In 1991, Black radical activist Safiya Bukhari spoke to an audience and reflected on her decision to join the Harlem branch of the Black Panther Party (BPP). It wasn’t the black leather jackets, berets, dramatic displays of militancy, or even the Party’s high political theory that attracted Bukhari to the Panthers. Rather, it was the less visible politics behind the free breakfast program that initially drew her to the party in the spring of 1969: “I could not get into the politics of the Black Panther Party, but I could volunteer to feed some hungry children; you see, children deserve a good start and you have to feed them for them to live to learn. It is difficult to think of reading and arithmetic when your stomach is growling”1 Later that year, however, Bukhari found herself intervening in an altercation between a Black Panther Party member and a police officer. Bukhari attempted to stop the officer from harassing the Panther member who was selling the Panther’s newspaper. She viewed it as a political infringement on the Panther’s first amendment speech. Following her intervention, Bukhari was arrested and after getting out of jail, she officially joined the Party. As she reflected years later, Bukhari highlighted this as the moment she dedicated her life to the Black Liberation Movement: “It wasn’t the Panthers that made me join the Black Panther Party. It was the police.”2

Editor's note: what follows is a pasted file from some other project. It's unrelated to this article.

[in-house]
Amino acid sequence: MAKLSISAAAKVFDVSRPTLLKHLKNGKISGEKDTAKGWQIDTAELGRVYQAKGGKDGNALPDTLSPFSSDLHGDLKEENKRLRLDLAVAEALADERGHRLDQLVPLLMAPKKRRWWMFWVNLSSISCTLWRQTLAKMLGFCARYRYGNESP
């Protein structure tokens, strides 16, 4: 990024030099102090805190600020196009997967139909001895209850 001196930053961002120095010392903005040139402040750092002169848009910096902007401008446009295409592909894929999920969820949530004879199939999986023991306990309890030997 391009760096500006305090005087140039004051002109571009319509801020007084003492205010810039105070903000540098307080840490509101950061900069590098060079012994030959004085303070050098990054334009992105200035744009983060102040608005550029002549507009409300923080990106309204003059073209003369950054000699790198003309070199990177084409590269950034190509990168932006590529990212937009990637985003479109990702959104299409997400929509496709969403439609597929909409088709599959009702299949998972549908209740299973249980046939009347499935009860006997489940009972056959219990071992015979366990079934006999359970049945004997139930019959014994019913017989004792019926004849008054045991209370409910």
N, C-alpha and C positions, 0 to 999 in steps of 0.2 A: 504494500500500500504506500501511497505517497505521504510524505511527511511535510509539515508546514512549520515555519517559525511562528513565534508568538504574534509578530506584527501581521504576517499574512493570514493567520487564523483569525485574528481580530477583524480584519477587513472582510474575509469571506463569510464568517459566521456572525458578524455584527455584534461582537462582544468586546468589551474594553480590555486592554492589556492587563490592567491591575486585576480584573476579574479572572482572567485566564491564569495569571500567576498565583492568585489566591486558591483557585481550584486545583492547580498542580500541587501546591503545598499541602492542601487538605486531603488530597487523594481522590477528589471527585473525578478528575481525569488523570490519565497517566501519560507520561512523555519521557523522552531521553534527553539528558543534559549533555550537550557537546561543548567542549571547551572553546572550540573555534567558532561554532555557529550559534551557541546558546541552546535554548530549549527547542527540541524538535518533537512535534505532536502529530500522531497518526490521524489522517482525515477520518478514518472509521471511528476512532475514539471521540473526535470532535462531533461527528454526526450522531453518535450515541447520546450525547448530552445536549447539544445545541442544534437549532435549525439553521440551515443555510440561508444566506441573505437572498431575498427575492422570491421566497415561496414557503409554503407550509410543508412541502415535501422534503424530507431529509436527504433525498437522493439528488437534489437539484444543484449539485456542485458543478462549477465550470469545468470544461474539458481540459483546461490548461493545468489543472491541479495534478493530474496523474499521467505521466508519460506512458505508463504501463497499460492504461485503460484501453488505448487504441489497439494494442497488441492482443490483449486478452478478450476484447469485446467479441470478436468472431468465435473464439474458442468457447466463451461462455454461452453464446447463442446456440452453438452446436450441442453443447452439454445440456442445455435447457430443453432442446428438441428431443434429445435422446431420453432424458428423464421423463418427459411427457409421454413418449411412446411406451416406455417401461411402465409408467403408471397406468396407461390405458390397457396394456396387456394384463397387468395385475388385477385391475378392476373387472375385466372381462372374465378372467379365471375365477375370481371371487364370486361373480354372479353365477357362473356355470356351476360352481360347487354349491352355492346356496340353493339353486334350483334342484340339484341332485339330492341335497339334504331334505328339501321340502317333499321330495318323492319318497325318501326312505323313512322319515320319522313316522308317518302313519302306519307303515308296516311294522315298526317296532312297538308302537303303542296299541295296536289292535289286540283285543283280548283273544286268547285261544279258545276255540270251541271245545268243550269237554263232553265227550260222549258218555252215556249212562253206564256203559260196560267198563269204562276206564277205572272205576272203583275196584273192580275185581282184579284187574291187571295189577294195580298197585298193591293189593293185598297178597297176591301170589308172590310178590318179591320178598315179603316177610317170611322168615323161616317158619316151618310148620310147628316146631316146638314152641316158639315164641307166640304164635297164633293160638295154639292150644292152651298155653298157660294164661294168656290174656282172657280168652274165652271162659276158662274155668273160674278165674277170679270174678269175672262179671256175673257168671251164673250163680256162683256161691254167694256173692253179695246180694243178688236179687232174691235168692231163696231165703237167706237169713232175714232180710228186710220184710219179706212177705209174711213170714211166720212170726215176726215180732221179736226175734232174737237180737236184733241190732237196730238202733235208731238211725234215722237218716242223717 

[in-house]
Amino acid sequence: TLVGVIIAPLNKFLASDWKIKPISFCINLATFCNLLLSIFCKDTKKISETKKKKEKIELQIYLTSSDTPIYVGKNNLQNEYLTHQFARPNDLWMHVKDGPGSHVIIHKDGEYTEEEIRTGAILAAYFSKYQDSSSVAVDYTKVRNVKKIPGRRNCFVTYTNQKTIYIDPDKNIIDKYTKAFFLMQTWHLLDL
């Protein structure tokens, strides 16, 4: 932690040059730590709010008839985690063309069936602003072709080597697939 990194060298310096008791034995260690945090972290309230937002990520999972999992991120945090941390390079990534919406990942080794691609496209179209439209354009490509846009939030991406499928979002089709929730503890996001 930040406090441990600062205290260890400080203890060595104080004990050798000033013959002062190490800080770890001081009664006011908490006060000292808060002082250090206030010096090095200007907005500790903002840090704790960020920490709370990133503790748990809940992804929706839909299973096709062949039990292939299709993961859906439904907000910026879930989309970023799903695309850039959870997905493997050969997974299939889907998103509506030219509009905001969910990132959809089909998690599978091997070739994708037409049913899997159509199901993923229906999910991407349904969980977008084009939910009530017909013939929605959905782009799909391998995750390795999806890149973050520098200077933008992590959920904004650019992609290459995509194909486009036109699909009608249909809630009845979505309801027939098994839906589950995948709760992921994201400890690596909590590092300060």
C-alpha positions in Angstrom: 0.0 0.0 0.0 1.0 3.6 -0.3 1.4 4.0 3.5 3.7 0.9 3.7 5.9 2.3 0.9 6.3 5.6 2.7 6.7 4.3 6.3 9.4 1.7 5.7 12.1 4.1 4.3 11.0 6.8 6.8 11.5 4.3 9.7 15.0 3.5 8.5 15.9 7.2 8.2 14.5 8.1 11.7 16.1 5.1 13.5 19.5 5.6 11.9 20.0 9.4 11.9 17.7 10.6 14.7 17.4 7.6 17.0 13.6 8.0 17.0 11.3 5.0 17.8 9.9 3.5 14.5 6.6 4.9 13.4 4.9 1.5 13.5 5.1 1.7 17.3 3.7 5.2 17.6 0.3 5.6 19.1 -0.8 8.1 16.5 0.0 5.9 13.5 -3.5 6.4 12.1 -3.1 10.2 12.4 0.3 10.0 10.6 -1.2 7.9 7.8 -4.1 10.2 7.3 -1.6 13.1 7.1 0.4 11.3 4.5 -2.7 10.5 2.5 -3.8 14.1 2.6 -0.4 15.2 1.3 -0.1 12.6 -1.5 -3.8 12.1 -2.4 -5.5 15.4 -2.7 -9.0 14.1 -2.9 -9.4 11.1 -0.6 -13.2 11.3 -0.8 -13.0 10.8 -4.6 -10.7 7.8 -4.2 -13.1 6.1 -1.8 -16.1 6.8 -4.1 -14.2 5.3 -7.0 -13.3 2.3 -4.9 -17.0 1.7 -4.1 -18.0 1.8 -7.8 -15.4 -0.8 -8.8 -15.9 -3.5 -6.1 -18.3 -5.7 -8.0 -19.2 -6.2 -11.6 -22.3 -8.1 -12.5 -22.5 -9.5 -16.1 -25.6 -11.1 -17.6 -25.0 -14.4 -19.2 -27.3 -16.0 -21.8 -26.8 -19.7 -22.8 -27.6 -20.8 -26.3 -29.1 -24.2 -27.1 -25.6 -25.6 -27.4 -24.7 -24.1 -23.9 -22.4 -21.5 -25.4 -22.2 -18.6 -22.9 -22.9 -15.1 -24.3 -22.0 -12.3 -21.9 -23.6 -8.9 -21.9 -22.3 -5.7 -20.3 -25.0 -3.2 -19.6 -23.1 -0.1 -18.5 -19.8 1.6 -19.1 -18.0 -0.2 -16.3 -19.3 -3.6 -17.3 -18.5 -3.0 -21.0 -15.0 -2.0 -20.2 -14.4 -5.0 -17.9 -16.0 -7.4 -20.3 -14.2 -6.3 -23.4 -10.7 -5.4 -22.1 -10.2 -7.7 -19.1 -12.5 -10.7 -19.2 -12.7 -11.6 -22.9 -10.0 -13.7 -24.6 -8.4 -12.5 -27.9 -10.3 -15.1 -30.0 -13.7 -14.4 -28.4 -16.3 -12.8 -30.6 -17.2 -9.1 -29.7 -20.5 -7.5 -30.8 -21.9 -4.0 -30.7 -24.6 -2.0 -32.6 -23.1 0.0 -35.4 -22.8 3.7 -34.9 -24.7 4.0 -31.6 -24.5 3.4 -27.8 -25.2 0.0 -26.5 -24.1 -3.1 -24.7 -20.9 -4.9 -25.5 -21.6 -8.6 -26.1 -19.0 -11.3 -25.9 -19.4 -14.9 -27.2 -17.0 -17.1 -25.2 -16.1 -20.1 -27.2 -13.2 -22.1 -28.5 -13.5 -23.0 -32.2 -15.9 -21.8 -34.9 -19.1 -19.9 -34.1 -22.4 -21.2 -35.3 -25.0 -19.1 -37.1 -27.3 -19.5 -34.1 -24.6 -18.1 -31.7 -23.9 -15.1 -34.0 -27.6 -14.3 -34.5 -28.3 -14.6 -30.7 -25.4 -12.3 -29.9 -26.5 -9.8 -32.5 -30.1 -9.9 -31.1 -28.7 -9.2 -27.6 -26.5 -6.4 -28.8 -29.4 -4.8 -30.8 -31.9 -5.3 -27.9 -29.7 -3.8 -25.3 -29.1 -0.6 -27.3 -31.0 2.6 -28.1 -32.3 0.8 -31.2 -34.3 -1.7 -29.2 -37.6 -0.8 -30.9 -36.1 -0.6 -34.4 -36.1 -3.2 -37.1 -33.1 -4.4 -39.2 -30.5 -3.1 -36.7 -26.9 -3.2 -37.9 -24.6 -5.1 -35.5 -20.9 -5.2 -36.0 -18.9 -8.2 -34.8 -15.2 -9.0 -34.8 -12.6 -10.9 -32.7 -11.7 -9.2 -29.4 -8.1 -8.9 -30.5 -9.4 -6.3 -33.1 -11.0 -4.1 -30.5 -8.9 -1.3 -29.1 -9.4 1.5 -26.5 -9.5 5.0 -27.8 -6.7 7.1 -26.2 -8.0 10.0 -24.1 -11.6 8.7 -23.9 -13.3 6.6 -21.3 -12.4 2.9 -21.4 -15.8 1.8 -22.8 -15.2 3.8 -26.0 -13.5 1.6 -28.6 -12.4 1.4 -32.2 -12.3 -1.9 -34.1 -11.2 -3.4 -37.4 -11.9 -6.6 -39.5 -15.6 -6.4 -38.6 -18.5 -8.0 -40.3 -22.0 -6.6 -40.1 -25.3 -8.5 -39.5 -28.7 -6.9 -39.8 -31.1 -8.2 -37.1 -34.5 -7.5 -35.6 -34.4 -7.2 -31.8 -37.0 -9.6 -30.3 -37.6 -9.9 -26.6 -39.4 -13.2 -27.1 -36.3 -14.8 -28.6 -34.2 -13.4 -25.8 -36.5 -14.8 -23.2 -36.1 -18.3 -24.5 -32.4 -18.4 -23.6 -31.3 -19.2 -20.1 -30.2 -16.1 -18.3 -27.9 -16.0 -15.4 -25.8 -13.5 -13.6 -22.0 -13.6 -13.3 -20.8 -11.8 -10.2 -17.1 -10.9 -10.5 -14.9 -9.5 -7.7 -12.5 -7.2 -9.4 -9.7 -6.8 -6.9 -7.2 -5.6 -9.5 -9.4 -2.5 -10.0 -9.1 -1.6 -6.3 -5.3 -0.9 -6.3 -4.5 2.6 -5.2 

Since the police killings of Mike Brown and the Ferguson Uprising, many with stories like Bukhari’s have joined a growing movement against state-sanctioned violence. The summer of 2020 rallying cry to “defund the police” brought to the forefront the problems of policing, but also to how policing reflects larger realities of unfreedom, repression and state violence that Black, Brown, and low-income communities face. Books and articles by abolitionists such as Mariame Kaba, Ruth Wilson Gilmore, Andrea Ritchie, Beth Ritchie, and the abolitionist organizing and theorizing of Critical Resistance have made important contributions to the growing understanding that for Black people to be free, the carceral state—policing, jails, prisons, and surveillance—must end. Today’s abolitionists and thinkers build on the ideas of Black Power era organizers, activists, and thinkers. The community defense groups, mutual aid programs, legal defense committees, and political education classes that Black Power organizers developed formed an anti-carceral state infrastructure that resisted state violence, neglect, and their attendant anti-Black, capitalist, and imperialist ideologies.